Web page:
Bets against energy were the biggest winners in 2015. Image: Flickr/Lindsey G.

Exchange-traded funds allow investors to hone in on exactly where they want to invest, with everything from broad-based ETFs that cover the whole market to highly specialized ETFs that offer exposure to a particular industry. Over the course of 2015, several themes asserted themselves strongly, and their influence helped shape the list of top-performing ETFs. Let's take a look at three of these themes and the ETFs that benefited from them.

The plunge in energy prices
The biggest story in the investing world in 2015 was the drop in crude oil prices. Although that decline began in late 2014, it took time for the full impact of the drop to work its way through corporate earnings in the energy industry, and the extent of the downward move was much larger than most had anticipated. Although that was bad news for commodity investors, it was good news for the ETF shareholders who owned funds designed to rise as energy prices fell.

One tiny ETF doubled in price during the year, but among the more popularly traded ETFs, the ProShares UltraShort Bloomberg Crude Oil ETF (NYSEMKT:SCO) gained 78%, while the VelocityShares 3x Inverse Natural Gas ETN (NYSEMKT:DGAZ) climbed 74%. These leveraged ETFs are designed to track daily market moves rather than longer-term moves, but the nearly straight-downward movement in energy prices for much of the year made the inverse ETFs viable ways to profit from the decline.

Even as U.S. stock markets were largely unchanged for the year, some overseas stock markets gained a substantial amount of ground. In particular, the Japanese stock market benefited from a weaker yen and efforts to stimulate its economy, producing double-digit percentage gains for investors in index ETFs tracking the market.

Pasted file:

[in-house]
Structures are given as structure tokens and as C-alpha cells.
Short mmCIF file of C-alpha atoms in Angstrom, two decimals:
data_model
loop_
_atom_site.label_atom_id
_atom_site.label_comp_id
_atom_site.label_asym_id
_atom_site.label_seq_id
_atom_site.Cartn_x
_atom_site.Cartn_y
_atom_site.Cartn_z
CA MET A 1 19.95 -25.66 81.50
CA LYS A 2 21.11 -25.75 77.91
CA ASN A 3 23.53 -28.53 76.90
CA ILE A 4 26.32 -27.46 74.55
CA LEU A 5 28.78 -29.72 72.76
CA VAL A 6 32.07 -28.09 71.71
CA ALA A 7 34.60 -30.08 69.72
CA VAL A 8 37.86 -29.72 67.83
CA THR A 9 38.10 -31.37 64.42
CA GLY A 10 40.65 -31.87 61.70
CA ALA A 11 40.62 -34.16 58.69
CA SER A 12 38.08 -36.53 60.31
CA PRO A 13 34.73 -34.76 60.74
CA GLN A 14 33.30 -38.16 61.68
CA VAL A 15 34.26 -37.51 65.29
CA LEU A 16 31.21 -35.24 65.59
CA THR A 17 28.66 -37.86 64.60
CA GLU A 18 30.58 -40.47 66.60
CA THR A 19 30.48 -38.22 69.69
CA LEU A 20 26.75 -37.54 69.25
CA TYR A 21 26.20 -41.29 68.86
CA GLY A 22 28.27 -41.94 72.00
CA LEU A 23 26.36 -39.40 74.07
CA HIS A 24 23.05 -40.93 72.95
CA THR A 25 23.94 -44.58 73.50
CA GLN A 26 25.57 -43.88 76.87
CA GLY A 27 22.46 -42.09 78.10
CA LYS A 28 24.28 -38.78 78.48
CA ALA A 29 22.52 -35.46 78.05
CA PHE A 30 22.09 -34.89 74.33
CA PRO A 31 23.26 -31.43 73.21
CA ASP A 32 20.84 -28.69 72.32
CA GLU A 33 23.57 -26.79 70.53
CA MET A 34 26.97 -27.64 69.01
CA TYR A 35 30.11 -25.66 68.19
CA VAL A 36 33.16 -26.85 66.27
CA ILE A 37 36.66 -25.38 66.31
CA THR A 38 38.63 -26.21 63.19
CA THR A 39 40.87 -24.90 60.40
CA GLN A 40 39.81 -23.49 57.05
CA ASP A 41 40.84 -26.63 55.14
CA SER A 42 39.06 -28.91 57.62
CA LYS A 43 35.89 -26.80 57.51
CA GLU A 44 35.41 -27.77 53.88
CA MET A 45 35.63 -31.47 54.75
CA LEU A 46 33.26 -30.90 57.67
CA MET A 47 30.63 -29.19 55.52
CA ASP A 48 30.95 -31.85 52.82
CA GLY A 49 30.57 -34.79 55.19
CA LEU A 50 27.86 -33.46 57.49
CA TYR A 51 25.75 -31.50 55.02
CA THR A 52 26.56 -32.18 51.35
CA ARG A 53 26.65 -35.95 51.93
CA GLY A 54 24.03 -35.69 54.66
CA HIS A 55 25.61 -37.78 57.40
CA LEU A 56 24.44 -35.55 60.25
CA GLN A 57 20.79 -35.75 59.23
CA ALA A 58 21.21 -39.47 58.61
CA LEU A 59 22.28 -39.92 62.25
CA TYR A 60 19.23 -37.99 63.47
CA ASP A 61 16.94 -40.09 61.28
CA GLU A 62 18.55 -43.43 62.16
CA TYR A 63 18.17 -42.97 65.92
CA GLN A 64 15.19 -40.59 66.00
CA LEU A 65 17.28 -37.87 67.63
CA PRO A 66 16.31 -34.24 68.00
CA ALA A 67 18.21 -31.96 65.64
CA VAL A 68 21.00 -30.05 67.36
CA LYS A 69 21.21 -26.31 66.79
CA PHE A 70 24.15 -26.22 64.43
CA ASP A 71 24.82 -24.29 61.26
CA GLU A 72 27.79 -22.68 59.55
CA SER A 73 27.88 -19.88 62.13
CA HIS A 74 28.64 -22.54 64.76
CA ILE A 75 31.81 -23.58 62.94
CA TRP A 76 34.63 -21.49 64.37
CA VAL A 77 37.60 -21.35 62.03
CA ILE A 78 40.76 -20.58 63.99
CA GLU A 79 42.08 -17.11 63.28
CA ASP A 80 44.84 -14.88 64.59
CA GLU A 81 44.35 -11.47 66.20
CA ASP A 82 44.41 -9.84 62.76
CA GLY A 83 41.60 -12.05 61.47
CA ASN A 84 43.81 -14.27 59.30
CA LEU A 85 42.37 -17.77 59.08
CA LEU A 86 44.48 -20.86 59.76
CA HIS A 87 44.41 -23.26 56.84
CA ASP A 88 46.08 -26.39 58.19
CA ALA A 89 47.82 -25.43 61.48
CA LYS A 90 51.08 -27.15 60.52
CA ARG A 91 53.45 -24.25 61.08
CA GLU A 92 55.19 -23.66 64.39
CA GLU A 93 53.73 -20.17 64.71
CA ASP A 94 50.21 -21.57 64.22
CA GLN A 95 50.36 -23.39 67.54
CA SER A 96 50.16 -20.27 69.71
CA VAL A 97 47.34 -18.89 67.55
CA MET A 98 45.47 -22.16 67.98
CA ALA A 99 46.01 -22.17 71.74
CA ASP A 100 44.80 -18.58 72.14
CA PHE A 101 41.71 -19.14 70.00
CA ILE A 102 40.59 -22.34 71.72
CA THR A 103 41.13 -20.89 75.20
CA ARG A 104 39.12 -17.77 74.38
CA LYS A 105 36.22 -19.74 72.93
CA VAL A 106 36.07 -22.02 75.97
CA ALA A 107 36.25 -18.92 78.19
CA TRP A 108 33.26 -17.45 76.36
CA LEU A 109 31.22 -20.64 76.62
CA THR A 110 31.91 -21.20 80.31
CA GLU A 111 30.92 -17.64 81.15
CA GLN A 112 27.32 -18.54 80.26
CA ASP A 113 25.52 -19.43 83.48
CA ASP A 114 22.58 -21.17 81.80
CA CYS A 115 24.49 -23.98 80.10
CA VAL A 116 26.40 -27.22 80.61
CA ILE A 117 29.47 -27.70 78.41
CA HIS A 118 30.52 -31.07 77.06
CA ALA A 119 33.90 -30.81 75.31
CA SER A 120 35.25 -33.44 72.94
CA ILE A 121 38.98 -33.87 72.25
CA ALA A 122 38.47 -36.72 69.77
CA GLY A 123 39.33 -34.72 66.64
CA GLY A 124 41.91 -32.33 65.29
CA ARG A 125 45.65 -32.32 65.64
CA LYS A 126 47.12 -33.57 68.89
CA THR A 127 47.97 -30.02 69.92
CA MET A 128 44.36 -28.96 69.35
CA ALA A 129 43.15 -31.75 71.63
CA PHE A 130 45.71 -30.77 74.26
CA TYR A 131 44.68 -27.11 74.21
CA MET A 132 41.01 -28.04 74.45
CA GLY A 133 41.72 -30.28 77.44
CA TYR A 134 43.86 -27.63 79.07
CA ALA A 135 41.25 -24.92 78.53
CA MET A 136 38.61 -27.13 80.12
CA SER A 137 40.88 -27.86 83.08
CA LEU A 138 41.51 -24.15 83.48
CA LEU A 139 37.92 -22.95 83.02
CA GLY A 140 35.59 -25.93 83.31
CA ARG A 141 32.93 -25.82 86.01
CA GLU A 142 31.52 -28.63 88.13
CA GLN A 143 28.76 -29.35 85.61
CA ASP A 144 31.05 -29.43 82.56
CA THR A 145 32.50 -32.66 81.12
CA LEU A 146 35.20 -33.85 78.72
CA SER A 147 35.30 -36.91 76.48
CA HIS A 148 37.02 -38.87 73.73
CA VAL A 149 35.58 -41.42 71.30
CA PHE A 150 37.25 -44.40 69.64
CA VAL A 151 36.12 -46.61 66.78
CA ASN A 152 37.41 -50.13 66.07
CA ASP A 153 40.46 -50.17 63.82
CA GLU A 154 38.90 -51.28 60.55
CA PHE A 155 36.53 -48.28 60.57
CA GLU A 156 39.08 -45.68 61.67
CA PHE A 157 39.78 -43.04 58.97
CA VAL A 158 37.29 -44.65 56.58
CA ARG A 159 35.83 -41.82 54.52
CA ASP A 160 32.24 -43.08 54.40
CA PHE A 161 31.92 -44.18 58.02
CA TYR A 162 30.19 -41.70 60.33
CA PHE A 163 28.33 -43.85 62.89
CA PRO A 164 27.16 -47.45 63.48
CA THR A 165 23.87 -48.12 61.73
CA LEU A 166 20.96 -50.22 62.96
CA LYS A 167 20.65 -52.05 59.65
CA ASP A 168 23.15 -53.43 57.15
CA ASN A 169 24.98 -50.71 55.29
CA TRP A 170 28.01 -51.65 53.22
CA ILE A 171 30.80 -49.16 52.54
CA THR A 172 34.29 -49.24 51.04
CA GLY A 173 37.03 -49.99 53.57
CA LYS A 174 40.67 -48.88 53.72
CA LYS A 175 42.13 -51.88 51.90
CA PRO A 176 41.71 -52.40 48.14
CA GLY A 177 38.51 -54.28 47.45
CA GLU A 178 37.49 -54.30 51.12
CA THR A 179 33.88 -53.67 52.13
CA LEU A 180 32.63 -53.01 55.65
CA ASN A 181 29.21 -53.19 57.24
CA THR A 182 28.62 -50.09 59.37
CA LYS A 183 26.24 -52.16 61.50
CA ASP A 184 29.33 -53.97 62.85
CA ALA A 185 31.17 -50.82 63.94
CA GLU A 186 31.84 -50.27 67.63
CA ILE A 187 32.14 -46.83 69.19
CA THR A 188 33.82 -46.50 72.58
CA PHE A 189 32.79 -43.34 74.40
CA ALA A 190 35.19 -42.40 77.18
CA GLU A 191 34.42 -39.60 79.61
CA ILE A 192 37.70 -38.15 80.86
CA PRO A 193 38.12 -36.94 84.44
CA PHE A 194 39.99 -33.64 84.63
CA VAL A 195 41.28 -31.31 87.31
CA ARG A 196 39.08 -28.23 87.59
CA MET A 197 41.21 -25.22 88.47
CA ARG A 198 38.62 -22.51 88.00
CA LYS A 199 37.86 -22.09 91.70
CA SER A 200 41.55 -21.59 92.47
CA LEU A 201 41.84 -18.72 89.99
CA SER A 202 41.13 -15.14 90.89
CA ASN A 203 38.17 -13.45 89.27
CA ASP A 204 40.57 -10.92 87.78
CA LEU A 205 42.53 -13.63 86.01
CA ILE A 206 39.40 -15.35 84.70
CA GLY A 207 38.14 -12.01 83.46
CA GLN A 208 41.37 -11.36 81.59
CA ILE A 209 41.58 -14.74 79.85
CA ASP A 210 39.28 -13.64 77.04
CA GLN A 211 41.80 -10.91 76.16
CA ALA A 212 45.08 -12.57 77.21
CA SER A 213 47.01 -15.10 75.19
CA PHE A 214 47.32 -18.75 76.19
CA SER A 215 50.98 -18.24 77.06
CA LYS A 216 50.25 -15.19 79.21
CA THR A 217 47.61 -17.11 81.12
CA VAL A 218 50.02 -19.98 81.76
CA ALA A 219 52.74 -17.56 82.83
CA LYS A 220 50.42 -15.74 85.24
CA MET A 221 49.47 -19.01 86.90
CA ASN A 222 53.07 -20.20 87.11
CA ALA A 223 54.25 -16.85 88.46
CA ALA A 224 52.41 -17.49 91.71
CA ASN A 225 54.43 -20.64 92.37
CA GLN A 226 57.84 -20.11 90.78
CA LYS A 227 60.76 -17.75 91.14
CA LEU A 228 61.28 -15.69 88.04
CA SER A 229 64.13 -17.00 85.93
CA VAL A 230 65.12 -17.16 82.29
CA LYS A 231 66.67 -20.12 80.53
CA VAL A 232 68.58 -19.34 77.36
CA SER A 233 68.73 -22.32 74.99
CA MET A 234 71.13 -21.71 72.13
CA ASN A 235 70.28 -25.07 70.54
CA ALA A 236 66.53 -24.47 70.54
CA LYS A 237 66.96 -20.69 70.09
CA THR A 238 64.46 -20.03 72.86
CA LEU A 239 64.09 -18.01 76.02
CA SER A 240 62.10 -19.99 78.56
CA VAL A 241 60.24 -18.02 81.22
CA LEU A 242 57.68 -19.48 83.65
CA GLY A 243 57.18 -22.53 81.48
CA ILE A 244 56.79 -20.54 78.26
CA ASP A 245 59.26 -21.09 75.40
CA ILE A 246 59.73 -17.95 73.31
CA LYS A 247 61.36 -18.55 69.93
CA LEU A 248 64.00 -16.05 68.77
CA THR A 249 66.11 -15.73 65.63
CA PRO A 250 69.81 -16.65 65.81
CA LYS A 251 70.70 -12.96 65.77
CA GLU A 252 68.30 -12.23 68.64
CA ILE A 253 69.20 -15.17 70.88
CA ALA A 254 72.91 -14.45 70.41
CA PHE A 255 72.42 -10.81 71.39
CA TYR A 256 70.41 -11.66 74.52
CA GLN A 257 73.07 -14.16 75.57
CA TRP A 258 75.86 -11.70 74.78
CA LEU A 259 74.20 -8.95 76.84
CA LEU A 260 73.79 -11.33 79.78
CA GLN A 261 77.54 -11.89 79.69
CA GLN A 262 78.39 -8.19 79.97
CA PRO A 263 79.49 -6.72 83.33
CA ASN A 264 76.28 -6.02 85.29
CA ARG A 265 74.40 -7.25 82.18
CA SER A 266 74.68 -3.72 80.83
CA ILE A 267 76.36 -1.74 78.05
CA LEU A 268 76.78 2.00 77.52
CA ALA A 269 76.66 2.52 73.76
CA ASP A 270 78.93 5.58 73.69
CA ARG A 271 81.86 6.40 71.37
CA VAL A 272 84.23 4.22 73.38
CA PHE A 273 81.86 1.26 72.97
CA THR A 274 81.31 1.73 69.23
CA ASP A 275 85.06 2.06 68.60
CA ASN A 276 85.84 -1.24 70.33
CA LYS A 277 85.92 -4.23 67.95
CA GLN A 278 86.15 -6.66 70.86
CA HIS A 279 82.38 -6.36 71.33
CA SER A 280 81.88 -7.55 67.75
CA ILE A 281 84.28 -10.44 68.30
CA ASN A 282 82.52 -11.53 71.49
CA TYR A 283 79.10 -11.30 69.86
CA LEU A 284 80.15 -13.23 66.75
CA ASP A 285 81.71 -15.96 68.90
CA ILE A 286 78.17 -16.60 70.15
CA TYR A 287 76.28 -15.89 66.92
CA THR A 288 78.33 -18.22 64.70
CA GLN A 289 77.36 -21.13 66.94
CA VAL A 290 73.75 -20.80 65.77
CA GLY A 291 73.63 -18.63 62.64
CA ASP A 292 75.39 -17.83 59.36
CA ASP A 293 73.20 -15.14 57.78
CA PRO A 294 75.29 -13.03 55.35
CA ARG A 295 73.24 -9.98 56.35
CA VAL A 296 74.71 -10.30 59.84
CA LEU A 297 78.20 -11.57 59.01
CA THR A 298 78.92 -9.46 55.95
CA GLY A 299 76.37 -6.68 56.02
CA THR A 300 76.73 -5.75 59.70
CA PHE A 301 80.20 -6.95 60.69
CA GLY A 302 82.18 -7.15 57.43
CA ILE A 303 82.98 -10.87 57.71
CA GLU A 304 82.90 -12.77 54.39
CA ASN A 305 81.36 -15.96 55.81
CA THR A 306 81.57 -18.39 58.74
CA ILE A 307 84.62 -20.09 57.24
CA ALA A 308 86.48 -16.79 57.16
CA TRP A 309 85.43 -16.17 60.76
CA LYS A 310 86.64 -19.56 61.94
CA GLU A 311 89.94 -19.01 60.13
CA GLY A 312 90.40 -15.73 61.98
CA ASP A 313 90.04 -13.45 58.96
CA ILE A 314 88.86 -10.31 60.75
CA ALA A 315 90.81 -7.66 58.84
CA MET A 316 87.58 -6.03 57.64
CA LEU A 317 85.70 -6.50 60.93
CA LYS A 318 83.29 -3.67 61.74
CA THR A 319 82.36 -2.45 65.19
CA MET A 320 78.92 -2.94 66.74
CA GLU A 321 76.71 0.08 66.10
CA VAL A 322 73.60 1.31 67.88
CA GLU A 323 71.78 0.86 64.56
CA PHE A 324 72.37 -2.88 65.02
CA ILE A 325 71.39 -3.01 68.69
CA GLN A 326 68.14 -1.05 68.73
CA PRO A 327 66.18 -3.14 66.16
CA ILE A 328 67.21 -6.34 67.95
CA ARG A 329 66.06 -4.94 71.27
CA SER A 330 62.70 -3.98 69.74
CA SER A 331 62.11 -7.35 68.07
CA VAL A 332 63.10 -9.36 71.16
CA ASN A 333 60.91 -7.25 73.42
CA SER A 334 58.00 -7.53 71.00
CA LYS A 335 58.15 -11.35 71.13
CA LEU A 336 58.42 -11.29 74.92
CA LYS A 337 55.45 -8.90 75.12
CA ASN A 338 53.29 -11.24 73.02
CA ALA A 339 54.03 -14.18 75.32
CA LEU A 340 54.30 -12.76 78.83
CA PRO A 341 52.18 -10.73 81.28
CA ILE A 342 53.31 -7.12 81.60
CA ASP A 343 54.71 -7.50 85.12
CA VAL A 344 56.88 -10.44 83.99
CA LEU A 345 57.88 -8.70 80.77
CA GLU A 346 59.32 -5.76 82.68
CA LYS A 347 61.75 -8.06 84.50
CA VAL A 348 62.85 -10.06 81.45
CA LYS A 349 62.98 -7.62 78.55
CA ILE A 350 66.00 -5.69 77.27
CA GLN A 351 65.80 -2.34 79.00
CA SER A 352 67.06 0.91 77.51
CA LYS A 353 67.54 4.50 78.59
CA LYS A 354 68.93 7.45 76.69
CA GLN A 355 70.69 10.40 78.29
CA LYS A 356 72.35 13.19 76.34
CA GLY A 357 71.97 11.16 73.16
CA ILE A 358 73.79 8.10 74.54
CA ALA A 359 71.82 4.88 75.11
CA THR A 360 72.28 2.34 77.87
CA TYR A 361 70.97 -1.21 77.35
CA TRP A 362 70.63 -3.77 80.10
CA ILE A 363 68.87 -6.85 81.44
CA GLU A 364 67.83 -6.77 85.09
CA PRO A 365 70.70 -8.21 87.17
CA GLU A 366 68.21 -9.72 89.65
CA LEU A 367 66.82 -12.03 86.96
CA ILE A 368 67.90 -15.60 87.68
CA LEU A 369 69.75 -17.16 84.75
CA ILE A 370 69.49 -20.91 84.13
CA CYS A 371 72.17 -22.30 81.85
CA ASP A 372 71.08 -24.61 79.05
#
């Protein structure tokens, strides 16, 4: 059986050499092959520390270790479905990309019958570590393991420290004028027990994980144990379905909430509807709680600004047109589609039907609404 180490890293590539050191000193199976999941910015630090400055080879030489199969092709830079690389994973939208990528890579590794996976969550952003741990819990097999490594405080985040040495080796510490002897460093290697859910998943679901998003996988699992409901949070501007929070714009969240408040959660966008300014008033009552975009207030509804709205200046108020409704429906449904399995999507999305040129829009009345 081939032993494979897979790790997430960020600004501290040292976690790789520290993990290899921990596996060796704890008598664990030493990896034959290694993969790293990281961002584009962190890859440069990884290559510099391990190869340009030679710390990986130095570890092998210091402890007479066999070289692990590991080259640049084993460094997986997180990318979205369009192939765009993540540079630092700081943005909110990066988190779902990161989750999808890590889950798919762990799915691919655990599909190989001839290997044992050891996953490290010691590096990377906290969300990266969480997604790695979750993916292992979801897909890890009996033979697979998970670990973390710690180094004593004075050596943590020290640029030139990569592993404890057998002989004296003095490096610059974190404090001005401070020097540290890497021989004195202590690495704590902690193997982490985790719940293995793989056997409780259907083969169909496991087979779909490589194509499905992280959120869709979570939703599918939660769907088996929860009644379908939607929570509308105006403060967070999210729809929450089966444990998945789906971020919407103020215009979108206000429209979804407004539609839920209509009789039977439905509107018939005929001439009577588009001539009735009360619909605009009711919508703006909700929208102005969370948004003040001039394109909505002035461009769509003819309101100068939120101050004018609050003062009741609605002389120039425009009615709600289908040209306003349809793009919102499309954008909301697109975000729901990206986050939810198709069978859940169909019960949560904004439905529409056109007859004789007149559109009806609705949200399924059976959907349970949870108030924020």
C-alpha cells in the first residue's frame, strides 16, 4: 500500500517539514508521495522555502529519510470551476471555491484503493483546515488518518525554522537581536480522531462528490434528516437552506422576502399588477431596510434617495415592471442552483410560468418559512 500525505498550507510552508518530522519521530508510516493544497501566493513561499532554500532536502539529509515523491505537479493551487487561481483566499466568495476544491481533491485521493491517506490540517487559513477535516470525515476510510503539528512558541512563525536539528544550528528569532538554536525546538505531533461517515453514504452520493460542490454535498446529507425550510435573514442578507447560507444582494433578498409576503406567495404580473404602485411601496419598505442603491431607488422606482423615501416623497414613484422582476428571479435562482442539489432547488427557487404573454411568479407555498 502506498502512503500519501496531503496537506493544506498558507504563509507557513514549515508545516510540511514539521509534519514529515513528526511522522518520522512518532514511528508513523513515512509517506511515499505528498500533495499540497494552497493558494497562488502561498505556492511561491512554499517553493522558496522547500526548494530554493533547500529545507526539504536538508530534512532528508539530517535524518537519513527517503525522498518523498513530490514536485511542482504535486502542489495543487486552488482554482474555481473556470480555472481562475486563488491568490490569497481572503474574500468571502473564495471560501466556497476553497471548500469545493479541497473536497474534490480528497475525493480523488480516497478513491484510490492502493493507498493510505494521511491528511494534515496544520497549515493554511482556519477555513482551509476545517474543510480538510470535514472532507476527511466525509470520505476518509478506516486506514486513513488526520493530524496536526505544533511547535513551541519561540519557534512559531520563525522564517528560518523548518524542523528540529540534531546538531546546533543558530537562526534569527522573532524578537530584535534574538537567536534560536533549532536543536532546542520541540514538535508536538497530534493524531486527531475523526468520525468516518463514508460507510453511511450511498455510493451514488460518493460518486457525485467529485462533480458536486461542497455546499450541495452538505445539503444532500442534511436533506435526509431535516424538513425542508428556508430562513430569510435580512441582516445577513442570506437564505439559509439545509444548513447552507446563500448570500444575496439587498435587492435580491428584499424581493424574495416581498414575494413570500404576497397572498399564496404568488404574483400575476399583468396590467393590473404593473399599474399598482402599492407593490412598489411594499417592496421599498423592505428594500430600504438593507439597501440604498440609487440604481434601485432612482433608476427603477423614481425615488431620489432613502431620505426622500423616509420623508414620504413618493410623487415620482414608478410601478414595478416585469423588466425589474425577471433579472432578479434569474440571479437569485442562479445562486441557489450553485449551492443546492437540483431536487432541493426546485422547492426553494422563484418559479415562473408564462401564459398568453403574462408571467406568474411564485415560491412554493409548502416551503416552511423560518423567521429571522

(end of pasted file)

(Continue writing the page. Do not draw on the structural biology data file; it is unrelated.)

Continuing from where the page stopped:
Japan ETFs that focused on certain parts of the stock market did even better. The broad-based WisdomTree Japan Small-Cap Dividend ETF (NYSEMKT:DFJ) posted gains of 19%, while the WisdomTree Japan Hedged Health Care ETF climbed 37%. Given that Japan has even more extreme demographics than the U.S. in terms of its aging population, themes like healthcare should continue to work well for investors going forward.

Retail ETFs
Within the U.S. market, some ETFs concentrating on retail stocks did extremely well, but there was considerable dispersion across the retail ETF spectrum. In general, many traditional brick-and-mortar retailers had a tough time during 2015, but stocks that focused on e-commerce opportunities did well. As a result, the particular retail stocks held by an ETF played a key role in its returns.

For instance, the Market Vectors Retail ETF (NYSEMKT:RTH) had a particularly high concentration in online giant, which more than doubled during the year, and that helped give it a 12% return. The leveraged Direxion Daily Retail Bull 3x ETF (NYSEMKT:RETL) did even better, soaring 49% in 2015, as it benefited from video-streaming specialist Netflix, as well as Amazon and other strong performers. Yet several retail ETFs lost ground, largely as a result of owning too many companies with traditional mall-based business models that suffered during the year.

These three themes weren't the only ones that produced winning results for ETF investors in 2015, but they put the most ETFs at the top of the return list for the year. Because of the nearly unprecedented factors that led to some of these ETFs producing strong returns, investors shouldn't assume that these ETFs will give them a repeat performance in 2016.